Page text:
Mums tell of pregnancy and maternity discrimination

Stressed mum with crying baby

 

Over half of working mums have experienced or witnessed discrimination linked to pregnancy or maternity leave, according to a Workingmums.co.uk poll.

The poll found 57% of women said they had experienced or witnessed discrimination, compared to 35% who had not and 8% who weren’t sure.

Of those who said they had witnessed or experienced discrimination, the examples ranged from one women who it in both the private and the charity sector. Another said she applied for a promotion when pregnant and was not shortlisted for interview because “the timing is all wrong for you”.

Another said she was given a promotion based on her not getting pregnant. Yet another said it goes on all the time, but “you just can’t prove it”.

One woman described the impact of discrimination on her: “I was the head of marketing. After a miscarriage I was told off in a meeting regarding my hormones. Soon after I had an ectopic pregnancy. When I returned to work my boss said he was giving more responsibilities to my assistant and a few months later he made me leave. For some reason it devastated me.”

A report last year by the Equality & Human Rights Commission suggested around 54,000 new mothers may be forced out of their job in Britain each year as a result of maternity and pregnancy-related discrimination. Many women don’t taken any action against their employers because they are more focused on the birth of their child or looking after very young babies.

The campaign Pregnant Then Screwed is campaigning for a change in the law so that women do not have to take action in such cases within three months of the discrimination taking place.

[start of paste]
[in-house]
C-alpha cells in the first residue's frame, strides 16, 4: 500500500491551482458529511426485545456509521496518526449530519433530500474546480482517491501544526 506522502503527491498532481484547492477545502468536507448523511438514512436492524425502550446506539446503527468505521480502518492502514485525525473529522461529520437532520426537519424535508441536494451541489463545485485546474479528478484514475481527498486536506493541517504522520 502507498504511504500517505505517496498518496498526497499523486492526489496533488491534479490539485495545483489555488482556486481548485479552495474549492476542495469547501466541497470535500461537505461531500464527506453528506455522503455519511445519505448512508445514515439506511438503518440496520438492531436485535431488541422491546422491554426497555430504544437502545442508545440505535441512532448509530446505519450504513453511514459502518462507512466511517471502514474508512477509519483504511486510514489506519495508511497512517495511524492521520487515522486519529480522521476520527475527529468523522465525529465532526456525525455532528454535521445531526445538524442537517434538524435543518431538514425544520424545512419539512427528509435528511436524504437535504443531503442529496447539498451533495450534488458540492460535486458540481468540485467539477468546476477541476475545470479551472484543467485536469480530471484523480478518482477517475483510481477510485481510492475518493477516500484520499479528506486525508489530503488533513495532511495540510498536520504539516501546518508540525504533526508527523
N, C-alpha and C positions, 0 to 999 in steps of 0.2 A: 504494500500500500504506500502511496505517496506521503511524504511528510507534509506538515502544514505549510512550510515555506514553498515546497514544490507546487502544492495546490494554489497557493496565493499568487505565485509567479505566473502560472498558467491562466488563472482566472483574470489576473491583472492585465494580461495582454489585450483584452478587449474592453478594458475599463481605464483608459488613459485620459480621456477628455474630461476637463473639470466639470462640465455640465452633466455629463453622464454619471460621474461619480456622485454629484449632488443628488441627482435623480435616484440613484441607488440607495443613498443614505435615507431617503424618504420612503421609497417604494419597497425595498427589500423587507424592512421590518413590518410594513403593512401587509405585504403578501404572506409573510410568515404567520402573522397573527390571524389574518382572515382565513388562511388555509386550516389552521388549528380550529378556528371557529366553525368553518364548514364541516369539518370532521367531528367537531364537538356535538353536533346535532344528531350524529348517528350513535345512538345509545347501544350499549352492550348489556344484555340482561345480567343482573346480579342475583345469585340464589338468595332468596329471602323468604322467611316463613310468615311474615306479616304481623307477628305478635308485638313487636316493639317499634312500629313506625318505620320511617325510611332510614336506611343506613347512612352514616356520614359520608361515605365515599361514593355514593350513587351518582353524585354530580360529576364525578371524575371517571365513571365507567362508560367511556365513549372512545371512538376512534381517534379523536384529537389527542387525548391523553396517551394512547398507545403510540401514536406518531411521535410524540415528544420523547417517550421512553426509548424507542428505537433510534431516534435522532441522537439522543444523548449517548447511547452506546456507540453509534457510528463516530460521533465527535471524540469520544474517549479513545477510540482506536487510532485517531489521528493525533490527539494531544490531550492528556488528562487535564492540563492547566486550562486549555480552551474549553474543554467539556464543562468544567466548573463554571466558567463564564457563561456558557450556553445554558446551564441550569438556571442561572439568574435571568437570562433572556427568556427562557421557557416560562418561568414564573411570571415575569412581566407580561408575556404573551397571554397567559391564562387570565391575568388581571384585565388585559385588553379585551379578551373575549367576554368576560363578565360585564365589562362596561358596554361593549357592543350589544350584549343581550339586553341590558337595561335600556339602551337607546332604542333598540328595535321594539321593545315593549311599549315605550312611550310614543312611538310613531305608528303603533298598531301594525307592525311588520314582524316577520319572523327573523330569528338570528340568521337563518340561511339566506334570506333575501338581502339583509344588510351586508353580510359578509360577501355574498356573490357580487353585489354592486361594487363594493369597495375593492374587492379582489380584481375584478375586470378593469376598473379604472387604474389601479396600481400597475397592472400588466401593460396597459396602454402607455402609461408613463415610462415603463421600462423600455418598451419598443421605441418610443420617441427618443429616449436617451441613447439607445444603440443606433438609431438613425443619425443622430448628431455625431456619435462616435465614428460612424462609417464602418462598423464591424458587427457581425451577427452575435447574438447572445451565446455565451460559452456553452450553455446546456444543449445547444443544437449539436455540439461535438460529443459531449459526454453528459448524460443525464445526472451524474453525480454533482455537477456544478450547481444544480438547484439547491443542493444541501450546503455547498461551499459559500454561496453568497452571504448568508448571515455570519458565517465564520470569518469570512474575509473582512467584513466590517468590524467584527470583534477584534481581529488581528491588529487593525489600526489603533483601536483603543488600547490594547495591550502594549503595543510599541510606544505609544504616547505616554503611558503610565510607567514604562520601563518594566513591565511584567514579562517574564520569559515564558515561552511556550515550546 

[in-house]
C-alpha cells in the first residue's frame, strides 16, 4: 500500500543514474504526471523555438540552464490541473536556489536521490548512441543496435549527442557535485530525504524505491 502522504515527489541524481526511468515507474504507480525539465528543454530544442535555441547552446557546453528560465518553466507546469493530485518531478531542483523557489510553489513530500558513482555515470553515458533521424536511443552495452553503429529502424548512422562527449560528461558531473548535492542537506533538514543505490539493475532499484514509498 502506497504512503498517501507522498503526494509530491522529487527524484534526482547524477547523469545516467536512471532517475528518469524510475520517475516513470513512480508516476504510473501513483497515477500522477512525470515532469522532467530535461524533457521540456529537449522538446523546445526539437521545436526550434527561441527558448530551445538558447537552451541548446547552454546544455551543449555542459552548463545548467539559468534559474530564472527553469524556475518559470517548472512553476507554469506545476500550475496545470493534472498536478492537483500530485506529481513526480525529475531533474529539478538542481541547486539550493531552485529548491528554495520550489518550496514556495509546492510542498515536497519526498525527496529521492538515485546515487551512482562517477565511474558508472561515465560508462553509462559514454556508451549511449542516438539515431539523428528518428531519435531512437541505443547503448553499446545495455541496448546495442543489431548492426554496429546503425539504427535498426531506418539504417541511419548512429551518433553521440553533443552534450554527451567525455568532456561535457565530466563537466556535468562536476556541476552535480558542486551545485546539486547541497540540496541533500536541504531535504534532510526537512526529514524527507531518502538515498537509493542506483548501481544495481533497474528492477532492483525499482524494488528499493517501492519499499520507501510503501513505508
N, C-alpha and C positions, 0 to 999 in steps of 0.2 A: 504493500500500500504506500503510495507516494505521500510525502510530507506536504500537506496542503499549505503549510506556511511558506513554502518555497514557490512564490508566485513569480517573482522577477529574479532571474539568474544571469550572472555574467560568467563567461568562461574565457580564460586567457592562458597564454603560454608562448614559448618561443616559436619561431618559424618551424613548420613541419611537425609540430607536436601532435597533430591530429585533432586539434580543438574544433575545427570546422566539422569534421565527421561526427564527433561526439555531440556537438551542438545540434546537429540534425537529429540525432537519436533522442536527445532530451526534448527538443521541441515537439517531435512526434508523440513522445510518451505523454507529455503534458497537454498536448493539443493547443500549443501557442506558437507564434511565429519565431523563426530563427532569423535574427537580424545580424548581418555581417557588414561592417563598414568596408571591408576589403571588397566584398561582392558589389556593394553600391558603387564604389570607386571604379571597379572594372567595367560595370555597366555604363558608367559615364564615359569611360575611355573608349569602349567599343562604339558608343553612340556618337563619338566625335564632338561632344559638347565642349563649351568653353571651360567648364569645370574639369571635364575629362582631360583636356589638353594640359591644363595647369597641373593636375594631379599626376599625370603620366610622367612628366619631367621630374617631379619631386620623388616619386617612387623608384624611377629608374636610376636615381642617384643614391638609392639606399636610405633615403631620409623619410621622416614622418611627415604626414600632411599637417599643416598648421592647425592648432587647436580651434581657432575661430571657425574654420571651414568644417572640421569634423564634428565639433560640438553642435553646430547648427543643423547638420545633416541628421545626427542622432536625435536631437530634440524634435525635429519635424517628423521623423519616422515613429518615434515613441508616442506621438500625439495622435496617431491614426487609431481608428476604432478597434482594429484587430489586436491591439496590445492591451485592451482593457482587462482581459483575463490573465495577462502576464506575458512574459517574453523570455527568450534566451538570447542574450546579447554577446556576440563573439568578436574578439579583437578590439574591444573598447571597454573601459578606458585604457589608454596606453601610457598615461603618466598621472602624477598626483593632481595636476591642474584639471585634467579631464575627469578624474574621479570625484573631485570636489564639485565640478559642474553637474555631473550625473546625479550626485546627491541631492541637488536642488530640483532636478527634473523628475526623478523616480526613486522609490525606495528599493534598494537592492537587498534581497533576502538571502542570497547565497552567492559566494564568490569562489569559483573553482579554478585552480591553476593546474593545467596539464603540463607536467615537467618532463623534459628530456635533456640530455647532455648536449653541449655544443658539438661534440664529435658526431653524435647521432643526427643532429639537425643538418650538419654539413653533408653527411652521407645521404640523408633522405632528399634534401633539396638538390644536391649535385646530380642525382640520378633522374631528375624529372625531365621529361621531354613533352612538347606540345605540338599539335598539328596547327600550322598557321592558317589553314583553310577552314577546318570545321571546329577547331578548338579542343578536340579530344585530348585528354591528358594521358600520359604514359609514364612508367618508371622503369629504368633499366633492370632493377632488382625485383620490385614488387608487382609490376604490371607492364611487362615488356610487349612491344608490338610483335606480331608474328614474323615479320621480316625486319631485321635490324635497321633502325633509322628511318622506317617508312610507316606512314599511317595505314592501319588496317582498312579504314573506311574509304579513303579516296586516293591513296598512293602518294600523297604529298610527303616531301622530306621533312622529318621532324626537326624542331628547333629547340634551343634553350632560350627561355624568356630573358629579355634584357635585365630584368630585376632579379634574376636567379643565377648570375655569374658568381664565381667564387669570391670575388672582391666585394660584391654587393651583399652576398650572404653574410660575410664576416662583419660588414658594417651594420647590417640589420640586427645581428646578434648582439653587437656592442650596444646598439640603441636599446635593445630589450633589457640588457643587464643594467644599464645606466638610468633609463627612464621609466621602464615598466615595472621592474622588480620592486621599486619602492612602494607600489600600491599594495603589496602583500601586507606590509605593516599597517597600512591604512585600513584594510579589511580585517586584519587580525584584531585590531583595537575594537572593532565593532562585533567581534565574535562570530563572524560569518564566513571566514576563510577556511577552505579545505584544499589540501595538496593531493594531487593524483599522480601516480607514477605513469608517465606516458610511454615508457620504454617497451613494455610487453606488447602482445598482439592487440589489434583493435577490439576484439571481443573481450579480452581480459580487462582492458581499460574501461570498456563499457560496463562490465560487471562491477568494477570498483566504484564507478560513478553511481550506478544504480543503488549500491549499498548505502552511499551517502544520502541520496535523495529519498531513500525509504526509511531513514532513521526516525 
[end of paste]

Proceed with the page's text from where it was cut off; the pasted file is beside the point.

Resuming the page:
Linda Stewart, Head of Employment Law Simpson Millar and an expert on Workingmums.co.uk’s website, said: “Employers have repeatedly failed to appreciate that subjecting pregnant women to insidious ‘hormone’ jibes, aside from being unlawful, is ultimately damaging to business. The reality is that neither men nor women of talent are attracted to workplaces where gender inequality is rife; what’s more, savvy customers and clients are increasingly distancing themselves from companies that fail to nurture female talent. Women, particularly those in senior roles, rarely stay for long; they leave through the revolving doors of fellow female workers who, because of pregnancy are either overlooked for promotion, bullied or harassed out of their jobs.”


Comments [2]

  • Suzanne says:

    Felt bullied into returning to work when my son was just 3 months old.
    I requested to work 4 long days, working through lunches and making up hours, so I could have one day off a week. I did much more than my male counterpart, in terms of effort, contribution and commitment.
    After a month or so, I was told that if I was to remain a senior member of the team, I had to work the full 5 day week & the option of the 4 days was removed.

    I was made to feel dramatically inferior alongside my male colleague – whom was supposed to be on the same professional level as me – and pressured by my female MD to return to work prematurely.

  • Laura says:

    I was forced out of my job at 7 months pregnant. I was working in a pub and chose to do days after around the 5 month mark.
    Other staff then lied to the boss about my work standard. Then I got put on evenings which I couldn’t do so I had to ask for day shifts which I was refused. I had to leave.
    I was vulnerable and alone abound didn’t have confidence to speak up.
    When I look back now I’m so angry that this happened.


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